Wig, Gagan S.

Permanent URI for this collectionhttps://hdl.handle.net/10735.1/4313

Gagan Wig holds a dual appointment as an Assistant Professor of Behavioral and Brain Sciences at UTD and as an Adjunct Assistant Professor of Psychiatry at the University of Texas Southwestern Medical Center. He is also a faculty member at the Center for Vital Longevity and director of the Cognitive Neuroimaging Laboratory. Dr. Wig's research uses a combination of structural and functional imaging tools to understand the organization of large-scale human brain networks and how these networks change over the adult lifespan. He uses this information to guide studies related to memory and attention, with a particular focus on understanding the sources of individual differences in memory and attention, and how they may be affected by aging and disease.

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    Socioeconomic Status Moderates Age-Related Differences in the Brain's Functional Network Organization and Anatomy Across the Adult Lifespan
    Chan, Micaela Y.; Na, Jinkyung; Agres, Phillip F.; Savalia, Neil K.; Park, Denise C.; Wig, Gagan S.; 74141364 (Park, DC); Chan, Micaela Y.; Agres, Phillip F.; Savalia, Neil K.; Park, Denise C.; Wig, Gagan S.
    An individual's environmental surroundings interact with the development and maturation of their brain. An important aspect of an individual's environment is his or her socioeconomic status (SES), which estimates access to material resources and social prestige. Previous characterizations of the relation between SES and the brain have primarily focused on earlier or later epochs of the lifespan (i.e., childhood, older age). We broaden this work to examine the relationship between SES and the brain across a wide range of human adulthood (20-89 years), including individuals from the less studied middle-age range. SES, defined by education attainment and occupational socioeconomic characteristics, moderates previously reported age-related differences in the brain's functional network organization and whole-brain cortical structure. Across middle age (35-64 years), lower SES is associated with reduced resting-state system segregation (a measure of effective functional network organization). A similar but less robust relationship exists between SES and age with respect to brain anatomy: Lower SES is associated with reduced cortical gray matter thickness in middle age. Conversely, younger and older adulthood do not exhibit consistent SES-related difference in the brain measures. The SES-brain relationships persist after controlling for measures of physical and mental health, cognitive ability, and participant demographics. Critically, an individual's childhood SES cannot account for the relationship between their current SES and functional network organization. These findings provide evidence that SES relates to the brain's functional network organization and anatomy across adult middle age, and that higher SES may be a protective factor against age-related brain decline.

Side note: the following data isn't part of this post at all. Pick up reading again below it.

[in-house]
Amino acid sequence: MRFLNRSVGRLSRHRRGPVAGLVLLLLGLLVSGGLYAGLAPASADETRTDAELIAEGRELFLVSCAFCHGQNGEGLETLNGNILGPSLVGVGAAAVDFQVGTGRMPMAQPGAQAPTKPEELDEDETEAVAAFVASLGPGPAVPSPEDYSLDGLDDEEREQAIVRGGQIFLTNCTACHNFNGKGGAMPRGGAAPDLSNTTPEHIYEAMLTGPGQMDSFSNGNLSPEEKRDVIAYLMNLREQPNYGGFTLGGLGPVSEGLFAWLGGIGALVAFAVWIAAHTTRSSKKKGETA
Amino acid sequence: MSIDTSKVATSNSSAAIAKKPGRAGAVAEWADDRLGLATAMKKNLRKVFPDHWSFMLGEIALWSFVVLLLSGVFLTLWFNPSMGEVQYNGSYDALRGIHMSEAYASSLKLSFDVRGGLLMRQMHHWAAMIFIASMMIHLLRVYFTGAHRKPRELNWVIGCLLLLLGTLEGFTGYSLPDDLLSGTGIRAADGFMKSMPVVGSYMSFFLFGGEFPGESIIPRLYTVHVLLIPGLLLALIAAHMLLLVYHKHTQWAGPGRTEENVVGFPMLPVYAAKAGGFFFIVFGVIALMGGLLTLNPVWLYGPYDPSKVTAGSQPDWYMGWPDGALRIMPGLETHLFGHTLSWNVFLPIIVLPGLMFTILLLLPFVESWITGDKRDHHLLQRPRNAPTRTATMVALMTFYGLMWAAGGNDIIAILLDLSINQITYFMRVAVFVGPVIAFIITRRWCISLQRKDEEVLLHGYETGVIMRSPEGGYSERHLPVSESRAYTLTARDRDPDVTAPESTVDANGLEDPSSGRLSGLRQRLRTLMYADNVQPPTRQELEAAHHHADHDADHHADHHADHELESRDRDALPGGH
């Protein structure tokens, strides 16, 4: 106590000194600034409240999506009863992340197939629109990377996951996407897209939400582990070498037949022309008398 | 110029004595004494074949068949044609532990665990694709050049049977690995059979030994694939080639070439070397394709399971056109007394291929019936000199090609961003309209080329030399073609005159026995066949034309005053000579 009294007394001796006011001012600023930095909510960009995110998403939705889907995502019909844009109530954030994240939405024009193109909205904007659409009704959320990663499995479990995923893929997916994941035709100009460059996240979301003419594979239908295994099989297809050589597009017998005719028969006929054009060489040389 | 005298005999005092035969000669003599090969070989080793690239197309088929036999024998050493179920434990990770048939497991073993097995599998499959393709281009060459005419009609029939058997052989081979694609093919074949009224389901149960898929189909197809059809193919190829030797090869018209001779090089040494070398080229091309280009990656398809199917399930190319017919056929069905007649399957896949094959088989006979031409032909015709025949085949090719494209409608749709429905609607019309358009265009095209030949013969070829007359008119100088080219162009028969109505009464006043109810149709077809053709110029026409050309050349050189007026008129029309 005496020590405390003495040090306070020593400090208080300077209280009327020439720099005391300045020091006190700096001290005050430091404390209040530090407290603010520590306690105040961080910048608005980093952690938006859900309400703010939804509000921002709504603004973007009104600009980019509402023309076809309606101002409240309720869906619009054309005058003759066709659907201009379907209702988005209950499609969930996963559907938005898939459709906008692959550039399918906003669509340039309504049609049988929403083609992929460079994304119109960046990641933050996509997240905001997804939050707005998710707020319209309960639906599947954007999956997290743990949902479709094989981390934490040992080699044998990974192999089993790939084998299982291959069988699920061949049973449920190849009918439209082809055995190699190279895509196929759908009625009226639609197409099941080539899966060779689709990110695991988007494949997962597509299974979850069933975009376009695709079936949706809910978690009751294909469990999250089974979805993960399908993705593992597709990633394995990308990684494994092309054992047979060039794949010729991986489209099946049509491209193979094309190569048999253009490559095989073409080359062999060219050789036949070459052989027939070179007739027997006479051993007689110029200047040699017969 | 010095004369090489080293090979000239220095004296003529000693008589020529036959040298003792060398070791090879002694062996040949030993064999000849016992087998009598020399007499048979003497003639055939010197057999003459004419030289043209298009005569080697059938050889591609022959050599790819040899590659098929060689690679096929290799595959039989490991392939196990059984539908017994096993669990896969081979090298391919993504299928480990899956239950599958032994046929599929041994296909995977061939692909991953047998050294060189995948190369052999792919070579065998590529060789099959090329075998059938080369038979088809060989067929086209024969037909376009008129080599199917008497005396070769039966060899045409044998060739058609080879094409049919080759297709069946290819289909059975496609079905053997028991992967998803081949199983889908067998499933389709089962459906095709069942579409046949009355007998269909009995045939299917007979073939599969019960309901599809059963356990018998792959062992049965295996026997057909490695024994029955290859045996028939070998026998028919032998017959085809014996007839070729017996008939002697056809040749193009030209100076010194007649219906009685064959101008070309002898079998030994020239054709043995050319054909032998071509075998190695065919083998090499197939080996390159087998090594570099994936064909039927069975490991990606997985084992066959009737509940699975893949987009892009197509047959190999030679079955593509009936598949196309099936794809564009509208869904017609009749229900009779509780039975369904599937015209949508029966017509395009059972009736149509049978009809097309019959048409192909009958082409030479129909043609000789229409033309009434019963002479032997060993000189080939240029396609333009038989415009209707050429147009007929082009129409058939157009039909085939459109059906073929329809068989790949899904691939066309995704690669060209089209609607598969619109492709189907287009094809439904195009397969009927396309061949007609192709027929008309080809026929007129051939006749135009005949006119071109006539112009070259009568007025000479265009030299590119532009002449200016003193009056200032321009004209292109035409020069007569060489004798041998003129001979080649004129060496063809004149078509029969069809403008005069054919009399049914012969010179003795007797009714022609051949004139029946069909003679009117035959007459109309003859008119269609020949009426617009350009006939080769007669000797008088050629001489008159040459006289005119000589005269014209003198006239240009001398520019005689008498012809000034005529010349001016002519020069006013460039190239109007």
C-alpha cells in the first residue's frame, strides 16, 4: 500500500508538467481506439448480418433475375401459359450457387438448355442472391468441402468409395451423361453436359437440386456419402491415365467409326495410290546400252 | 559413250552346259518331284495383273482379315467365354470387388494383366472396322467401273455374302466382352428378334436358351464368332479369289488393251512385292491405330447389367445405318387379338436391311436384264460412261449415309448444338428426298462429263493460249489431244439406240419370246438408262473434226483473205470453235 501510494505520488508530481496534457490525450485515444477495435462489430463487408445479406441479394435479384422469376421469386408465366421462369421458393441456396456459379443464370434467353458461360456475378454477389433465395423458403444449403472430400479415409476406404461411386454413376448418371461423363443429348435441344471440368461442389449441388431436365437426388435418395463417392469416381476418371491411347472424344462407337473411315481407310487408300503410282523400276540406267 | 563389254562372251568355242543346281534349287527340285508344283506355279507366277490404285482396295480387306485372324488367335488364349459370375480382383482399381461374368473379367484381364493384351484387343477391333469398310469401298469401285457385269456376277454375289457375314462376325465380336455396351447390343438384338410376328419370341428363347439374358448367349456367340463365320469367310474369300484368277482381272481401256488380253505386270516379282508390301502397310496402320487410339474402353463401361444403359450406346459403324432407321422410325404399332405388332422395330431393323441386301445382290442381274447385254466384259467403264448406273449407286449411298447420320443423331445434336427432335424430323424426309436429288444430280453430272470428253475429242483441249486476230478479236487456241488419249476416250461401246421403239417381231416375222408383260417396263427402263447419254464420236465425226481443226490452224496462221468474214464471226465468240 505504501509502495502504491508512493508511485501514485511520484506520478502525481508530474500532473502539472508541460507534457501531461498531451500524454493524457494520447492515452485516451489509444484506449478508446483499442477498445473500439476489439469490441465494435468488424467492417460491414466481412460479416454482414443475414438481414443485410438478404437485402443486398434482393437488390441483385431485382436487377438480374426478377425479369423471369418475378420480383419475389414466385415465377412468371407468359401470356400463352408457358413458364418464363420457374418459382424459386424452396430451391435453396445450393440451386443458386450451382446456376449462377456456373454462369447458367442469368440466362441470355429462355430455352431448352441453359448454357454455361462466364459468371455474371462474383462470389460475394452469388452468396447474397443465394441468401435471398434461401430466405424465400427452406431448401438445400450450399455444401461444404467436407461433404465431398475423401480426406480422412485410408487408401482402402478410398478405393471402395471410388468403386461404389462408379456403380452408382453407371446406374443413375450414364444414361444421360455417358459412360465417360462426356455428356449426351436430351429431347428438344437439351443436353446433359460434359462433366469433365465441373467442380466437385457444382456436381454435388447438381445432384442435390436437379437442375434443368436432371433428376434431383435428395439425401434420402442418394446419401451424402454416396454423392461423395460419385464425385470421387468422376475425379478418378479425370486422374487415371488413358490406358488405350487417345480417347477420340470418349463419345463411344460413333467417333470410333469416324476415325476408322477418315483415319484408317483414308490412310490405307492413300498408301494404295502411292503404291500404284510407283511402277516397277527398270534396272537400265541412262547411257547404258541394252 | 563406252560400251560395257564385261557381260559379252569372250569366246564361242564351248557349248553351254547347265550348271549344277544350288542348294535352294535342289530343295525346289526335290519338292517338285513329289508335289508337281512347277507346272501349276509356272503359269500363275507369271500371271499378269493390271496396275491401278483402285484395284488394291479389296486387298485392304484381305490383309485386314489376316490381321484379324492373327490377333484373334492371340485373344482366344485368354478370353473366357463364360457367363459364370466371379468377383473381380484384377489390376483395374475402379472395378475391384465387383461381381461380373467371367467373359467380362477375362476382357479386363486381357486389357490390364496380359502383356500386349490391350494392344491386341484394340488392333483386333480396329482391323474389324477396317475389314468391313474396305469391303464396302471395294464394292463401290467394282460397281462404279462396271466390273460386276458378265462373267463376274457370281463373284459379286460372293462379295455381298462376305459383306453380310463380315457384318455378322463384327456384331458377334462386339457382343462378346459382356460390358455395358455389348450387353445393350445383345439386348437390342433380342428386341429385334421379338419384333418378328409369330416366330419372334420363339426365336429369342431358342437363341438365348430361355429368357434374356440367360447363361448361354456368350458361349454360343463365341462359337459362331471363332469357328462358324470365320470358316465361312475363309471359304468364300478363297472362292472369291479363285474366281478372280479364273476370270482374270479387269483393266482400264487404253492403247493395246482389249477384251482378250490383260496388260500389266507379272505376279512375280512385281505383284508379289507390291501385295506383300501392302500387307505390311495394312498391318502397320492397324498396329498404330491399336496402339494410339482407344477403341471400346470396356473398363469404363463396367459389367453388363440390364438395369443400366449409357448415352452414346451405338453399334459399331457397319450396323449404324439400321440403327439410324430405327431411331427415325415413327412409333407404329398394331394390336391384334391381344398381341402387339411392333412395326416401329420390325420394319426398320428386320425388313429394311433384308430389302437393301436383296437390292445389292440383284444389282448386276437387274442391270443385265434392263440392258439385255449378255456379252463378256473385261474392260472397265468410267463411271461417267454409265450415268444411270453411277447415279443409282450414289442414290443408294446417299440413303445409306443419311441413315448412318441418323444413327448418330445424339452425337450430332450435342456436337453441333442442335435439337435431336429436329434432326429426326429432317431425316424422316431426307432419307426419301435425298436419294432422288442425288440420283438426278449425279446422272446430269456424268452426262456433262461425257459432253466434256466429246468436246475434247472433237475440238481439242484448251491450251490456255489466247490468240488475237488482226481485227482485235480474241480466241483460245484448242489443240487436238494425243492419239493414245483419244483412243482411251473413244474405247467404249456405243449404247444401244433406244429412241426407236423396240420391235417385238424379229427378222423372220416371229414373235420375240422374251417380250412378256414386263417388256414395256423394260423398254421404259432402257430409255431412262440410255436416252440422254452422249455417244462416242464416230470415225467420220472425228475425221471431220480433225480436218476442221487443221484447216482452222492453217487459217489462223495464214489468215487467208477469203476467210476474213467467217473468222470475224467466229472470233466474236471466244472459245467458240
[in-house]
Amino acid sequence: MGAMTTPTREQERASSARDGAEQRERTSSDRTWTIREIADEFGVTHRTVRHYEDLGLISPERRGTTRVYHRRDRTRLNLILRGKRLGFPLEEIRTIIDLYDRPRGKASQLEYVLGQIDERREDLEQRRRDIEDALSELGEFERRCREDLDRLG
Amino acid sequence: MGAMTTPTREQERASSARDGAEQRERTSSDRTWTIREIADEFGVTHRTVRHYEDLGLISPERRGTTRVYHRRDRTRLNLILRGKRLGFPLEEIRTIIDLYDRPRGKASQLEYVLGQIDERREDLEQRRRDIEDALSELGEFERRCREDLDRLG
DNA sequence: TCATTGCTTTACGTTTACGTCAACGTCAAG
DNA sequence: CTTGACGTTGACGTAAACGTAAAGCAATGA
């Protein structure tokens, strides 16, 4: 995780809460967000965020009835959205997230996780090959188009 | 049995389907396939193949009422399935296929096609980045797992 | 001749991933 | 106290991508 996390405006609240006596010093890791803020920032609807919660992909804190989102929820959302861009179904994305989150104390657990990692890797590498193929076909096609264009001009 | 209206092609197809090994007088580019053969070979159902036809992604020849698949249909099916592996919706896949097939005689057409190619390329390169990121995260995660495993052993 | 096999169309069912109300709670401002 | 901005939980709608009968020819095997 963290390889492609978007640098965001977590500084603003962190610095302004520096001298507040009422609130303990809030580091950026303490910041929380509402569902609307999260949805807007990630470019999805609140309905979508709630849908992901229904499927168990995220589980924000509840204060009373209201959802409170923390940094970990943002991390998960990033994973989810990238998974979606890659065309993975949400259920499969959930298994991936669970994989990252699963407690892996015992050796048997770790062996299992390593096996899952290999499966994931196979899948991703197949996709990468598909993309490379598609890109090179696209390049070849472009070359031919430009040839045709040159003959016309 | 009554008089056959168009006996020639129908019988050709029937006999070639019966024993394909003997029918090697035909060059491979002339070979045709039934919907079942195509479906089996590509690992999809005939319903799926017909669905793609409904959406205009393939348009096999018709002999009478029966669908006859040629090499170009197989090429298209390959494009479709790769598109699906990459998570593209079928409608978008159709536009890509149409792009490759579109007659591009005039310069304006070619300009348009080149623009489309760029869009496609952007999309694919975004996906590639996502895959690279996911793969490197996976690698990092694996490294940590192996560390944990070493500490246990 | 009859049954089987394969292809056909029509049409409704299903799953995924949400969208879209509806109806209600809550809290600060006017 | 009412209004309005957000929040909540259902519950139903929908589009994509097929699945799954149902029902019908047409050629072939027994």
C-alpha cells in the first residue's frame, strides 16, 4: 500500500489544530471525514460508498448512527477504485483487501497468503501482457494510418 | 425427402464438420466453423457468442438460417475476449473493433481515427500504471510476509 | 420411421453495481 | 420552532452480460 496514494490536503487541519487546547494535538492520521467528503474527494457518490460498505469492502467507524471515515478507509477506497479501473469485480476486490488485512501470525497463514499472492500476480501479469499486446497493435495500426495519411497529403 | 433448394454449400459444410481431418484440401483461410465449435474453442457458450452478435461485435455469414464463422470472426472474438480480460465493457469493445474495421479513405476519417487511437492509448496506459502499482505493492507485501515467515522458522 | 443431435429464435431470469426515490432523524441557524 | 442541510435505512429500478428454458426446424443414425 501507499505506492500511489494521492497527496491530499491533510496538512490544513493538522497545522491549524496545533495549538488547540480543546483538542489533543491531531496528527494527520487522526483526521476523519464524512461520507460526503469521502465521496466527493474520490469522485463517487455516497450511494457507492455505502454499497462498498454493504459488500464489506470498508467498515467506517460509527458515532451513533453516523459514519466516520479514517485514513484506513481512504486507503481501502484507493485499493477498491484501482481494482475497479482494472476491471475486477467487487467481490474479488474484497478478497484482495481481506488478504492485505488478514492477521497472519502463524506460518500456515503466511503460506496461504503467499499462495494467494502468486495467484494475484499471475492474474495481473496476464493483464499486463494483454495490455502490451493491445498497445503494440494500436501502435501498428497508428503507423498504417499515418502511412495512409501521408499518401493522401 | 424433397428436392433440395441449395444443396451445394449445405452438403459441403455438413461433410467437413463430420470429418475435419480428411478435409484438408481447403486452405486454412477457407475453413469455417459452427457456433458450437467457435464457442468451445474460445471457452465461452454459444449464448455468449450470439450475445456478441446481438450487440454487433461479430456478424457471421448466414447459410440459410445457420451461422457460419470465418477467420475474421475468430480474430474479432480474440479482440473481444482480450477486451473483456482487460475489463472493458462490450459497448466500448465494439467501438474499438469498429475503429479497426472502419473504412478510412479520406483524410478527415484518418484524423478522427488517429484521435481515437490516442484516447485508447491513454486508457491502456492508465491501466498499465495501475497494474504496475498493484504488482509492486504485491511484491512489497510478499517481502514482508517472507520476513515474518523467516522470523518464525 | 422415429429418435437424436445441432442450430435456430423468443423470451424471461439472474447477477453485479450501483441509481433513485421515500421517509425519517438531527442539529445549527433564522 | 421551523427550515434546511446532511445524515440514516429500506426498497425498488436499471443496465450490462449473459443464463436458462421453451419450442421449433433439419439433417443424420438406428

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    Decreased Segregation of Brain Systems across the Healthy Adult Lifespan
    (National Academy of Science) Chan, Micaela Y.; Park, Denise C.; Savalia, Neil K.; Petersen, Steven E.; Wig, Gagan S.; 0000 0000 0265 9301 (Park, DC); 92048764 (Park, DC); 74141364 (Park, DC)
    Healthy aging has been associated with decreased specialization in brain function. This characterization has focused largely on describing age-accompanied differences in specialization at the level of neurons and brain areas. We expand this work to describe systems-level differences in specialization in a healthy adult lifespan sample (n = 210; 20-89 y). A graph-theoretic framework is used to guide analysis of functional MRI resting-state data and describe systems-level differences in connectivity of individual brain networks. Young adults' brain systems exhibit a balance of within-and between-system correlations that is characteristic of segregated and specialized organization. Increasing age is accompanied by decreasing segregation of brain systems. Compared with systems involved in the processing of sensory input and motor output, systems mediating "associative" operations exhibit a distinct pattern of reductions in segregation across the adult lifespan. Of particular importance, the magnitude of association system segregation is predictive of long-term memory function, independent of an individual's age.

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